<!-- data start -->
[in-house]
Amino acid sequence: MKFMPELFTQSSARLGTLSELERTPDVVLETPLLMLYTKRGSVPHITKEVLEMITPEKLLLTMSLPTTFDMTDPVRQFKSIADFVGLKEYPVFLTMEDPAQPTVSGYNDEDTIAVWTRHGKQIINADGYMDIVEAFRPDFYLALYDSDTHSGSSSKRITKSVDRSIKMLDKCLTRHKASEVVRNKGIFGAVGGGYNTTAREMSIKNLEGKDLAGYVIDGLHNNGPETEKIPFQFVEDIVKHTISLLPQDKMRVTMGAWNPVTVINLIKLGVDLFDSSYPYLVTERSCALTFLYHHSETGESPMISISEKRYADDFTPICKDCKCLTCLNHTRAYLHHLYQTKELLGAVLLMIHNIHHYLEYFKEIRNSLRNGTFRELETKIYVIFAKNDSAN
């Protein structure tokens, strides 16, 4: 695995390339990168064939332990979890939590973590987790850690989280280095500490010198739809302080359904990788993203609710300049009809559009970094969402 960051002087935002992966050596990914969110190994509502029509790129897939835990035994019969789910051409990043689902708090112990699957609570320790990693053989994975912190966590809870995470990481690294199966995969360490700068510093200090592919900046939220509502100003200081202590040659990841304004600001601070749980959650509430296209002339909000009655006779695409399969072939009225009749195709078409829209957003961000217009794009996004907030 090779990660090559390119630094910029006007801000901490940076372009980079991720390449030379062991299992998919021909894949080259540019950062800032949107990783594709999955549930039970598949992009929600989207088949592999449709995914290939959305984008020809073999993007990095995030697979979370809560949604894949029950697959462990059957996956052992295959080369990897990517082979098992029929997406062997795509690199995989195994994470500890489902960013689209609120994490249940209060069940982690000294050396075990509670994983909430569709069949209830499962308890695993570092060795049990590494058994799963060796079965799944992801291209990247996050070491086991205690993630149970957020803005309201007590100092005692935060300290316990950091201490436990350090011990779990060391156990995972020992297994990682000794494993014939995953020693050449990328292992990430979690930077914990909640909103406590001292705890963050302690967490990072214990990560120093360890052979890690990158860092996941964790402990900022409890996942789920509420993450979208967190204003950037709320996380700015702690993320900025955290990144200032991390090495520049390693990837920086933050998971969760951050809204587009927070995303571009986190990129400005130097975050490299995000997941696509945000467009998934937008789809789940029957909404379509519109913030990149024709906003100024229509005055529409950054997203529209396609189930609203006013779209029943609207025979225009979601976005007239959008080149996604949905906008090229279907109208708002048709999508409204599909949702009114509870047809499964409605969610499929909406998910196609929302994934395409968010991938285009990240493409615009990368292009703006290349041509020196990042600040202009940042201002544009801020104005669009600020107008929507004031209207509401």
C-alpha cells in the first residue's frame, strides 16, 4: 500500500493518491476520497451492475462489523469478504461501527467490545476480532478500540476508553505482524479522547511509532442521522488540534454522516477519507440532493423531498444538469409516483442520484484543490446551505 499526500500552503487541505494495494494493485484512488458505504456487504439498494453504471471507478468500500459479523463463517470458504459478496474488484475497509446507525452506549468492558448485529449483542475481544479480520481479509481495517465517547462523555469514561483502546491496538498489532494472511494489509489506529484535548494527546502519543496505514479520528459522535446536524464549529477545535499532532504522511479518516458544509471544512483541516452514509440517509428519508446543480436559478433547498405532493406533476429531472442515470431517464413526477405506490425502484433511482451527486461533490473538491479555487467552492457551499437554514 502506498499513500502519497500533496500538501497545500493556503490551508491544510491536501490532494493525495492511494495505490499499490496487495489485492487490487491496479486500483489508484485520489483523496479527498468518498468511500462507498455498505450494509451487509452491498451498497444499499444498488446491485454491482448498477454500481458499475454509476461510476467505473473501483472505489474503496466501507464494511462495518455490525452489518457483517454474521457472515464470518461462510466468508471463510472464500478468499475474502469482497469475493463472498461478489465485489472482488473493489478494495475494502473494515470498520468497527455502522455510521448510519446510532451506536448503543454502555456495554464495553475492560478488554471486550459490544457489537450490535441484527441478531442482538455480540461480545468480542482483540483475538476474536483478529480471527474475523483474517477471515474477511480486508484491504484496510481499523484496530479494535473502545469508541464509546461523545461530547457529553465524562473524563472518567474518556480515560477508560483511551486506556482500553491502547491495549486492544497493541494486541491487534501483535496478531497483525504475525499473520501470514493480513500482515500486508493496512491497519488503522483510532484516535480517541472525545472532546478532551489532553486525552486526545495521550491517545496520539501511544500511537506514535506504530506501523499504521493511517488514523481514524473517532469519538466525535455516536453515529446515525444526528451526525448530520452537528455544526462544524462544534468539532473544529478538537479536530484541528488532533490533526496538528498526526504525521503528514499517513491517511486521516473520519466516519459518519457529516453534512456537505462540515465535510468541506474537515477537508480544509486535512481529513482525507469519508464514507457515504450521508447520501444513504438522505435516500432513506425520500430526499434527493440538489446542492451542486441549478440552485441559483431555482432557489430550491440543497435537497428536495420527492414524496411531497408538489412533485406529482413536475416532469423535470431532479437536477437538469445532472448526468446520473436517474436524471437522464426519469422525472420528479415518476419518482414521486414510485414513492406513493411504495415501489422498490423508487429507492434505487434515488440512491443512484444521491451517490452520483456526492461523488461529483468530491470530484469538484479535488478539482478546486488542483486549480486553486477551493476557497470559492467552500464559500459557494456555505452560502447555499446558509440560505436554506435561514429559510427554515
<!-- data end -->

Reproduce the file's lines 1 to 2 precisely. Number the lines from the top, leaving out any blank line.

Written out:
[in-house]
Amino acid sequence: MKFMPELFTQSSARLGTLSELERTPDVVLETPLLMLYTKRGSVPHITKEVLEMITPEKLLLTMSLPTTFDMTDPVRQFKSIADFVGLKEYPVFLTMEDPAQPTVSGYNDEDTIAVWTRHGKQIINADGYMDIVEAFRPDFYLALYDSDTHSGSSSKRITKSVDRSIKMLDKCLTRHKASEVVRNKGIFGAVGGGYNTTAREMSIKNLEGKDLAGYVIDGLHNNGPETEKIPFQFVEDIVKHTISLLPQDKMRVTMGAWNPVTVINLIKLGVDLFDSSYPYLVTERSCALTFLYHHSETGESPMISISEKRYADDFTPICKDCKCLTCLNHTRAYLHHLYQTKELLGAVLLMIHNIHHYLEYFKEIRNSLRNGTFRELETKIYVIFAKNDSAN